Various reading engines 102 are known in the art. For instance, a laser barcode scan engine 102 is available from Intermec Technologies Corp. of Everett, Wash. or other manufacturers. Similarly, an RFID reading engine is available from SAT Corporation of Houston, Tex. In various other embodiments, the reading engine 102 may provide dual barcode/RFID reading. As used herein, barcode scan engines 102 may also encompass CCD-based imagers.
The portable data reader 100 may further include a central processing unit (CPU) 104, such as an Intel® XScale™ PXA255 400 MHz processor. Likewise, the portable data reader 100 may include a standard input controller 106 to receive user input from a keypad 108 or other input device and a display controller 110 to drive an integrated LCD display 112.
The portable data reader 100 may also include a network interface 114 to communicate with an external network (not shown), the network interface 114 conforming to various wired or wireless networking standards, such as IEEE 802.3 (Ethernet), IEEE 802.11b, or Bluetooth™.
The portable data reader 100 further includes a memory 116, which may be implemented using one or more standard memory devices. The memory devices may include, for instance, RAM, ROM, and/or EEPROM devices, and may also include magnetic and/or optical storage devices, such as hard disk drives, CD-ROM drives, DVD-ROM drives, etc.
In one embodiment, the memory 116 stores various functional modules, settings, and user data. For instance, the memory 116 may include an operating system (OS) 118, such as Windows CE .NET 4.2 or the like.
As illustrated, the memory 116 may further include a Web server 120. The Web server 120 may be embodied as the HTTP daemon (HTTPD) for Windows CE .NET. However, those of skill in the art will recognize a variety of other Web servers 120 may be used, such as Apache or Microsoft Internet Information Services (IIS).
In one embodiment, the memory 116 may further store a number of settings 126 for the portable data reader 100. As described in greater detail below, the settings 126 may include, for instance, various symbology settings, device (e.g., user-interface) settings, and network settings.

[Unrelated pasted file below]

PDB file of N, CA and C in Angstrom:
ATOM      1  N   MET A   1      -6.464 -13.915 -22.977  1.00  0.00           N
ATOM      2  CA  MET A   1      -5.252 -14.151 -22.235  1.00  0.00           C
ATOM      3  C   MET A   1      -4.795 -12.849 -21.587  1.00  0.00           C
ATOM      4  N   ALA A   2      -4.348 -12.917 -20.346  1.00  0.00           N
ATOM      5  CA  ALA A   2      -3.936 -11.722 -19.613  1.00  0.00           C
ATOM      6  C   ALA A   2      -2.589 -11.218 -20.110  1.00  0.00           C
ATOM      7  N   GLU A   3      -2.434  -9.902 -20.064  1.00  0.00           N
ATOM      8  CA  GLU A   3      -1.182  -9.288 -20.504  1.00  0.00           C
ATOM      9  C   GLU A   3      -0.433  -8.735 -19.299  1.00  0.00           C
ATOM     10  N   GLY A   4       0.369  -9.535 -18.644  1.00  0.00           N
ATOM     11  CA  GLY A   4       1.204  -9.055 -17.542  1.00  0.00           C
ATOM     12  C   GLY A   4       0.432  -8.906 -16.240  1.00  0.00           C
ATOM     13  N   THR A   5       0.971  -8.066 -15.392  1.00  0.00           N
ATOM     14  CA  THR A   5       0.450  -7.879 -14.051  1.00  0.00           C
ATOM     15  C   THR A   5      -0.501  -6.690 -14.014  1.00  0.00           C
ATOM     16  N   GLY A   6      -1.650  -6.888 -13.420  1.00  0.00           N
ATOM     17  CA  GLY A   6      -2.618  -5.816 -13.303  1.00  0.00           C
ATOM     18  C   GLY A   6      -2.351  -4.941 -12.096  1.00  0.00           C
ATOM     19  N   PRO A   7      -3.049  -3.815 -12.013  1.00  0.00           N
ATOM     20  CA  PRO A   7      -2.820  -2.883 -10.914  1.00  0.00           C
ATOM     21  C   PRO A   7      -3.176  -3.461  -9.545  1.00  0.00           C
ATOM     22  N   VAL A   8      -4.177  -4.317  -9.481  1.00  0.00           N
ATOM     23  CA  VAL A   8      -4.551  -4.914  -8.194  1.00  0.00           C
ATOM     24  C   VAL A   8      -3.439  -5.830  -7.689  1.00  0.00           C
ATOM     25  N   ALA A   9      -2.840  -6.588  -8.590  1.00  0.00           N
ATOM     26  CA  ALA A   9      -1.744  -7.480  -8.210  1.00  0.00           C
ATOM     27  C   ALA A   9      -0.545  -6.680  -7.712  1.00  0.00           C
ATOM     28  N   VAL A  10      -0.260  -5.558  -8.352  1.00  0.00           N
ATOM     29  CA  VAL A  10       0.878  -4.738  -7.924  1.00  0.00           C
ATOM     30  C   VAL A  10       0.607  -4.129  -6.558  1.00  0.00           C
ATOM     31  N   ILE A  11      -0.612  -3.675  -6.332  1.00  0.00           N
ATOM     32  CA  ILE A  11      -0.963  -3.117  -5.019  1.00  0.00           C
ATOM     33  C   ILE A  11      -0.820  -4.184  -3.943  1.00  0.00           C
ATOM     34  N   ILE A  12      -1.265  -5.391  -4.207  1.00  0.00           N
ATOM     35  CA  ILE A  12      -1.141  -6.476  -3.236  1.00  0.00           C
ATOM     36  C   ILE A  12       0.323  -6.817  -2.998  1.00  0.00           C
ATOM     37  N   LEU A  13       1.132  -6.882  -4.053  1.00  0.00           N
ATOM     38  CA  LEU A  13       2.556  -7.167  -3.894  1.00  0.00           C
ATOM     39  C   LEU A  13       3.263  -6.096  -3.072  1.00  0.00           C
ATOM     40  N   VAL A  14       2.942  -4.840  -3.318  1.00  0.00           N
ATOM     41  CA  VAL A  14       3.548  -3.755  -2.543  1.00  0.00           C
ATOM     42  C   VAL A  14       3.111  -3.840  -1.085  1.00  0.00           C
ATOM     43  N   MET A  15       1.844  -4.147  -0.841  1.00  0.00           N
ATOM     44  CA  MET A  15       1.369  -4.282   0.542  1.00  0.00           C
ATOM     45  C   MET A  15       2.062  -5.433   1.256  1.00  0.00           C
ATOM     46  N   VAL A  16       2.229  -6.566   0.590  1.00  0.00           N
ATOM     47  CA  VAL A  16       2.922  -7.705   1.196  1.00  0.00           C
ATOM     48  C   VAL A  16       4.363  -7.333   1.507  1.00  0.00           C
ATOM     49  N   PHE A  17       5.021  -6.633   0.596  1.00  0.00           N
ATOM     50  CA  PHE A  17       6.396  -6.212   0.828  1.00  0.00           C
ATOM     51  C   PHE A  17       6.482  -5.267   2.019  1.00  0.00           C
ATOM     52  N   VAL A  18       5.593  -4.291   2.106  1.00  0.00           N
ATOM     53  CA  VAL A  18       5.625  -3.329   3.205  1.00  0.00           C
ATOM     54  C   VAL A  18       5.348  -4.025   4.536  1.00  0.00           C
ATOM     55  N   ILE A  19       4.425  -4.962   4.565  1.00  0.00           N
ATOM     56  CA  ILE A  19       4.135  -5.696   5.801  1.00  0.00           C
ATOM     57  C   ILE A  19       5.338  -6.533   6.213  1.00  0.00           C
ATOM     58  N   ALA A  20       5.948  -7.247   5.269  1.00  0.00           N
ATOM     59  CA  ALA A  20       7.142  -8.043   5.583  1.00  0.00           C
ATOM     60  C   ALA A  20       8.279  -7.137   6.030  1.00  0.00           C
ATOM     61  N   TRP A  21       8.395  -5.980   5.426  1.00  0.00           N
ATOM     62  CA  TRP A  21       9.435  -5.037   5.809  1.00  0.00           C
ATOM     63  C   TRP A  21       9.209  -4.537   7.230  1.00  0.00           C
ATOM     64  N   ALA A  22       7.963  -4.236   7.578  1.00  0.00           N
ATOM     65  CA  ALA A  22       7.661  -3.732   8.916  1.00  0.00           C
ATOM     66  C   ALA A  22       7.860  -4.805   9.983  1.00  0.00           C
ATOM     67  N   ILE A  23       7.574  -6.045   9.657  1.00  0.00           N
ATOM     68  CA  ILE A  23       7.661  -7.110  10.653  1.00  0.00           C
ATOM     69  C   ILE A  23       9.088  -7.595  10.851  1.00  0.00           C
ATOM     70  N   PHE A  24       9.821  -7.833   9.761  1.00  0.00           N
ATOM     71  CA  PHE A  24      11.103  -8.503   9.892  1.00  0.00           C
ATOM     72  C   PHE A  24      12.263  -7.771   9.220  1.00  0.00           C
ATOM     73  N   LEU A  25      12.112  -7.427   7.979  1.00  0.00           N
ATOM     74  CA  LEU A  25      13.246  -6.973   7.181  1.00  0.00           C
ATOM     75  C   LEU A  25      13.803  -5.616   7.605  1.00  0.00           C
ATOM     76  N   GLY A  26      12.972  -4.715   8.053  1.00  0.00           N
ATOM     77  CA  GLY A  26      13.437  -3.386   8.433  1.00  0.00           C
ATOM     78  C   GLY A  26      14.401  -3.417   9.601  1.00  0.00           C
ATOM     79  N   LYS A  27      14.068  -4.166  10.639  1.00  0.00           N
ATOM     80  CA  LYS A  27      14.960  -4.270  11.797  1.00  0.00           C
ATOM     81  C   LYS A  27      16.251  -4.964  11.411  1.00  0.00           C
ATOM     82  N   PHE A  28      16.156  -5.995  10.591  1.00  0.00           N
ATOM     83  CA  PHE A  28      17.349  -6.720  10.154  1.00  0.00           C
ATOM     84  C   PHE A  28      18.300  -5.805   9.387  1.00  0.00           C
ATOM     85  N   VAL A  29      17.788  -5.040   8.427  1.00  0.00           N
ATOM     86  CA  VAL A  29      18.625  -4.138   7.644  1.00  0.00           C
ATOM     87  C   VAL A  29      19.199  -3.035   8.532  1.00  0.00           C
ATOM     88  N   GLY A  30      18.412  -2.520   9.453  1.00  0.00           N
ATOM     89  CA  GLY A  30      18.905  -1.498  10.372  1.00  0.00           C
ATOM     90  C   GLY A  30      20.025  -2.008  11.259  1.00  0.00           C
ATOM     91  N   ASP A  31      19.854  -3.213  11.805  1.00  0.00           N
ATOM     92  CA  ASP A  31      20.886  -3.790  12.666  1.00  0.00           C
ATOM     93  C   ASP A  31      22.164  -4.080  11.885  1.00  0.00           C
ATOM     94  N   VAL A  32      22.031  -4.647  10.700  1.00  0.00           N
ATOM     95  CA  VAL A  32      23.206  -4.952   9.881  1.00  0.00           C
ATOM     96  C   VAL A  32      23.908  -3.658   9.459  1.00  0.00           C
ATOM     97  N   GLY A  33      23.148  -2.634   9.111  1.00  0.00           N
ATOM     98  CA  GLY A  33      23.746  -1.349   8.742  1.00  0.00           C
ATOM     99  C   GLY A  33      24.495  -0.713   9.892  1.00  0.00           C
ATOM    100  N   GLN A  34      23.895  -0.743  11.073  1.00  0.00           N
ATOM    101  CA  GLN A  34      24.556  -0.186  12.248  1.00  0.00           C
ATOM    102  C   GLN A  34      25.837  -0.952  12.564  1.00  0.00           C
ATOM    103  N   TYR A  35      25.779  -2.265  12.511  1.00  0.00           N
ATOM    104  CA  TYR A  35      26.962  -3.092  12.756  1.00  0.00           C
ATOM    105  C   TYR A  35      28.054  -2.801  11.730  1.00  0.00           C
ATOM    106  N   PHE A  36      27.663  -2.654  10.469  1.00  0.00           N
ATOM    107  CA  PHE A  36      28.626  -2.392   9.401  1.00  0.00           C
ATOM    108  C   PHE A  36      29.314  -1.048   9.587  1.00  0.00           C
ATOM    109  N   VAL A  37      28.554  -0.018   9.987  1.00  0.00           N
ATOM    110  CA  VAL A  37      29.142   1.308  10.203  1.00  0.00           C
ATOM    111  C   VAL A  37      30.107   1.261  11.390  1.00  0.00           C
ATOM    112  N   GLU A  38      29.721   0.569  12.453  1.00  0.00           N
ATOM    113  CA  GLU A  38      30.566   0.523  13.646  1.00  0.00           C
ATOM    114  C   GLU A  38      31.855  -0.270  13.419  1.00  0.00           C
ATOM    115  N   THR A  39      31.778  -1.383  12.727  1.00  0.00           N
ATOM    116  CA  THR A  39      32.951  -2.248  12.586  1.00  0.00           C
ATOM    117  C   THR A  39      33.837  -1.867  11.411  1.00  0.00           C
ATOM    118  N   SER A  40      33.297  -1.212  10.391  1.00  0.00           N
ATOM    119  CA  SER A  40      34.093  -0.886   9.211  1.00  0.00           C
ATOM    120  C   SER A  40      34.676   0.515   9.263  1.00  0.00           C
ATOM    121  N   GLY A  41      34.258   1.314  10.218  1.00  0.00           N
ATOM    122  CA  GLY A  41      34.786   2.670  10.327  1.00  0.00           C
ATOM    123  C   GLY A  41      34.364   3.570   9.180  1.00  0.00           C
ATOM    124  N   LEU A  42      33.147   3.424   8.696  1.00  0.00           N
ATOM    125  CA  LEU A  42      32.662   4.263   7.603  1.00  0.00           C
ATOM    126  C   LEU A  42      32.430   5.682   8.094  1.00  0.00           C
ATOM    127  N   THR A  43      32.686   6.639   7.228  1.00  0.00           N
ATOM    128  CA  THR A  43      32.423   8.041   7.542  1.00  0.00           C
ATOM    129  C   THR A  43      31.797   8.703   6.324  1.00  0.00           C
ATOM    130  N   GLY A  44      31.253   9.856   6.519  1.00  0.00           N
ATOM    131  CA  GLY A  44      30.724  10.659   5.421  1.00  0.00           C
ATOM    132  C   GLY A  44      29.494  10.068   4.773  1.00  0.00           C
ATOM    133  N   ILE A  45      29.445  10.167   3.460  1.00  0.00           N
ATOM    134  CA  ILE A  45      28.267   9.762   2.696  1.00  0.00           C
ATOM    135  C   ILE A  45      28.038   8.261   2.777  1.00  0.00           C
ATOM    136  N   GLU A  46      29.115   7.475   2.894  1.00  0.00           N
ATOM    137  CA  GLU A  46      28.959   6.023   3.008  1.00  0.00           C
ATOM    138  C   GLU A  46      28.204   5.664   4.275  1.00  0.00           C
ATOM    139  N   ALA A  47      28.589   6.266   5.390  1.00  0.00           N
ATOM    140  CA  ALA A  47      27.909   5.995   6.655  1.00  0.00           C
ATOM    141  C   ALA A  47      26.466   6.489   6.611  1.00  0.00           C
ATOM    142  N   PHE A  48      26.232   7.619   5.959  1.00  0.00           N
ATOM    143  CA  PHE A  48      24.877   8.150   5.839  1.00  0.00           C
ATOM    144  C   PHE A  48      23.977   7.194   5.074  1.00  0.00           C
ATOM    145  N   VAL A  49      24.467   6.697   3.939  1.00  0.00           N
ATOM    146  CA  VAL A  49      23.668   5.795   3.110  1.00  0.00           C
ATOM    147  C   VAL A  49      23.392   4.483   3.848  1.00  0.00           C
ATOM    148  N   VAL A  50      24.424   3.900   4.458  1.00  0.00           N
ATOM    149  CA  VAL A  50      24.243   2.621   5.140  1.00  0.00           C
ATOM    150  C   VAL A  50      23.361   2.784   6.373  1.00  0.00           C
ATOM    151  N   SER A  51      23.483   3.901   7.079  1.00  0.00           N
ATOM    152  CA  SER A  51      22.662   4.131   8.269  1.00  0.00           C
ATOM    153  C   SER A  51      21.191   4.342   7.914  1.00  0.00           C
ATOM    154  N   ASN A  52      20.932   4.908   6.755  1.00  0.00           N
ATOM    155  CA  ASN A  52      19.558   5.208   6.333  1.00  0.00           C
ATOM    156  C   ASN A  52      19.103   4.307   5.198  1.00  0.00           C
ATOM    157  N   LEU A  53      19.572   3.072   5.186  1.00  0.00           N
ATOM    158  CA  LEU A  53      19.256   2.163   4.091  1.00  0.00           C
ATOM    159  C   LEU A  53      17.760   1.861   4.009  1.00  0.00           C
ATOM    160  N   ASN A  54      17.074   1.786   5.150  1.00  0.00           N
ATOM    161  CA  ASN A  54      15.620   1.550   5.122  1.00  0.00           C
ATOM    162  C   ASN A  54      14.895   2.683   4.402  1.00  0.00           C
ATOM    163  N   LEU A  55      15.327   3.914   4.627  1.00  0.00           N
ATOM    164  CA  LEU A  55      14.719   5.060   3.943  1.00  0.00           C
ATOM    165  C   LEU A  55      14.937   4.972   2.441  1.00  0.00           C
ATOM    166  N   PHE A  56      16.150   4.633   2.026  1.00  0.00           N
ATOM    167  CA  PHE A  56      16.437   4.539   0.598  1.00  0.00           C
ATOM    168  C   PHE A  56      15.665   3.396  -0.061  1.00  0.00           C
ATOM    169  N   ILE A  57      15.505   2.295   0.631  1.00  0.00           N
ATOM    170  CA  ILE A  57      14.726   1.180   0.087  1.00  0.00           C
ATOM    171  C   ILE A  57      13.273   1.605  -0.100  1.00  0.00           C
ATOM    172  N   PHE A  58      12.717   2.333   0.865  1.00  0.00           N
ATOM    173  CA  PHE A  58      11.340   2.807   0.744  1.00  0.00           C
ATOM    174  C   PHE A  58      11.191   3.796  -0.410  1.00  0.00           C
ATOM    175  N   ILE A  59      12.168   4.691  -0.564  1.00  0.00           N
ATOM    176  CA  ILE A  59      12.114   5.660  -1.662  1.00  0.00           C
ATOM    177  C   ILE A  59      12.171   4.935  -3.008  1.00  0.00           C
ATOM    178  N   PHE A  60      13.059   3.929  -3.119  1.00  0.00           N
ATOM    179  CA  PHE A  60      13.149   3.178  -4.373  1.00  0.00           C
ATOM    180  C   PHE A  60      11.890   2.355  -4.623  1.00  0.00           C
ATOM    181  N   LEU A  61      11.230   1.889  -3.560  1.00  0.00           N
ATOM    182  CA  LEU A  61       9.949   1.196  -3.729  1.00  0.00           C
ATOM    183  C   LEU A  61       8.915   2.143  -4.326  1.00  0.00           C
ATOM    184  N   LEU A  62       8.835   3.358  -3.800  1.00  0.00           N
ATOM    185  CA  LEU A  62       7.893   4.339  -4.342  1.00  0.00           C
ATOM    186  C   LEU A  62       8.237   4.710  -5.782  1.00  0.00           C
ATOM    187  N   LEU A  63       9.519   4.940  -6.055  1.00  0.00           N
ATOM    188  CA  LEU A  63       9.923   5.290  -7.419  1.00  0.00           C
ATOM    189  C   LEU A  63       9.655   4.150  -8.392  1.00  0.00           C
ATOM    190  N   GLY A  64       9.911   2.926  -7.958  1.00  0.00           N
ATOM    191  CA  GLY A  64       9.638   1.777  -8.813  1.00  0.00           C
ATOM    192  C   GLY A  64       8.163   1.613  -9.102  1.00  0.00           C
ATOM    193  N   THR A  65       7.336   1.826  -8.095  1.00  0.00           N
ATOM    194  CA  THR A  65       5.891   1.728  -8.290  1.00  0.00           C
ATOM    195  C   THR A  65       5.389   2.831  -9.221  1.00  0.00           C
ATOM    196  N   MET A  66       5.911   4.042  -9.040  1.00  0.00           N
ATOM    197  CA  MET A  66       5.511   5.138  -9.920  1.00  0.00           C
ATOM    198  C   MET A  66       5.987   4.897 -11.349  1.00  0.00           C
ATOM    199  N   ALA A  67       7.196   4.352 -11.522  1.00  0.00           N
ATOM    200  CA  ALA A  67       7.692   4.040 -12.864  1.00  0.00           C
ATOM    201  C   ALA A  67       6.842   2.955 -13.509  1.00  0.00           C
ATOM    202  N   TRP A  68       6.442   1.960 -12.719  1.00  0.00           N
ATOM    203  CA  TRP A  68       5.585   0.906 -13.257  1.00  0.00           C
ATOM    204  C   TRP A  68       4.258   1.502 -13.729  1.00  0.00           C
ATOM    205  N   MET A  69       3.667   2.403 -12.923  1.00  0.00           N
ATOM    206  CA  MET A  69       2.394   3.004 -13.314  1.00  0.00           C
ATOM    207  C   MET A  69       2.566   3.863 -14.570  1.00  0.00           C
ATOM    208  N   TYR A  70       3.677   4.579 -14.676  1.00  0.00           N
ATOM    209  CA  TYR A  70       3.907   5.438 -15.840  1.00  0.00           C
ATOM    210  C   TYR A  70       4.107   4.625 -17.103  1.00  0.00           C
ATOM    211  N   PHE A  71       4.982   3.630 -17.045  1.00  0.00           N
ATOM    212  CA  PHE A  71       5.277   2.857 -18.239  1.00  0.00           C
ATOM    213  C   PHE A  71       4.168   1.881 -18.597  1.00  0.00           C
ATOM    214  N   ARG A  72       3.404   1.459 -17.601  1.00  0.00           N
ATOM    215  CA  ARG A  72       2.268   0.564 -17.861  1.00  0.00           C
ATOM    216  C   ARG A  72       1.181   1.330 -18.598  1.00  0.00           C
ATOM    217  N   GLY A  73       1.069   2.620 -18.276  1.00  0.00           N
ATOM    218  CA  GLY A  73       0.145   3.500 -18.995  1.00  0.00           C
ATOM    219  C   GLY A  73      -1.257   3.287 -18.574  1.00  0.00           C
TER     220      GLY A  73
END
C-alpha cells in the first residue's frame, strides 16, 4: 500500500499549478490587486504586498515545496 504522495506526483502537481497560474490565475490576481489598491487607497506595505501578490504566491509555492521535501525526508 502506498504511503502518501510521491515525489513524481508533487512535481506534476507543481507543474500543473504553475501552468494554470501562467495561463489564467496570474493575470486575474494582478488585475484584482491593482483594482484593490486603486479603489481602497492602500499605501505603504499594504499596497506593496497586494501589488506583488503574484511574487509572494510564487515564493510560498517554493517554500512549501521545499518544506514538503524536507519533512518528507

As depicted, the memory 116 may store read data 128 (symbols and/or information read from barcodes, RFID tags, etc.) obtained by the reading engine 102. All of the foregoing may be stored within, or indexed by, a file system 130, which is typically managed by the OS 118.
The above-described components, including the reading engine 102, CPU 104, input controller 106, display controller 110, network interface 114, memory 116, and the like, may be interconnected via a bus 132. While the illustrated embodiment depicts one possible configuration of a portable data reader 100, it should be recognized that a wide variety of hardware and software configurations may be provided.
Referring to FIG. 2, a process is shown for configuring a portable data reader 100 using an integrated Web server 120. Initially, a Web browser 202 (“browser”) establishes a communication channel with the Web server 120 over a network 204. The network 204 may be embodied as a conventional local area network (LAN), wide area network (WAN), and/or the Internet.
The browser 202 may be hosted by a remote personal computer 206 connected to the network 204. In one embodiment, the browser 202 may comprise a conventional program for retrieving and displaying documents encoded in a markup language, such as the hypertext markup language (HTML) or extensible markup language (XML). For instance, the browser 202 may be embodied as Microsoft Internet Explorer. The communication channel is established using conventional protocols, such as the hypertext transfer protocol (HTTP), in response to a user providing a uniform resource locator (URL), Internet protocol (IP) address, or other suitable identifier of the Web server 120 to the browser 202.
Once a connection is established, the Web server 120 may serve (i.e., deliver) a Web page 124 to the browser 202 listing various settings 126 of the portable data reader 100 that can be modified by the user. As previously noted, the settings 126 may include, for instance, symbology settings, device settings, and network settings, as illustrated in the exemplary Web pages 124 a-c of FIGS. 3A-C, respectively.
Referring to FIG. 3A, a first Web page 124 a may allow a user to specify changes to symbology settings 126a, e.g., which symbology types the data reader 100 is enabled to read/decode. In the context of barcode scanning, symbologies are effectively barcode “languages.” Different symbologies provide different tradeoffs in terms of the size of the symbol set, the encoding density, the readability of the symbols, etc. Various symbologies are known in the art. For example, one-dimensional (1D) barcode symbologies may include Code 128, Code 29, Interleaved 2 of 5, Universal Product Code (UPC), Extended Code 39, Code 93, UCC 128, Codabar, EAN/JAN, MSI, Zip+4, DPBC POSTNET. Examples of two-dimensional (2D) symbologies include PDF 417, DataMatrix Code, and MaxiCode.
As illustrated, the Web page 124 a of FIG. 3A may allow a user to enable or disable various symbologies, as well as configure various symbology-related settings, such as minimum length, maximum length, trioptic settings, etc. The particular settings 126 a available within the Web page 124 a will depend, of course, on the specific reading engine 102 being used.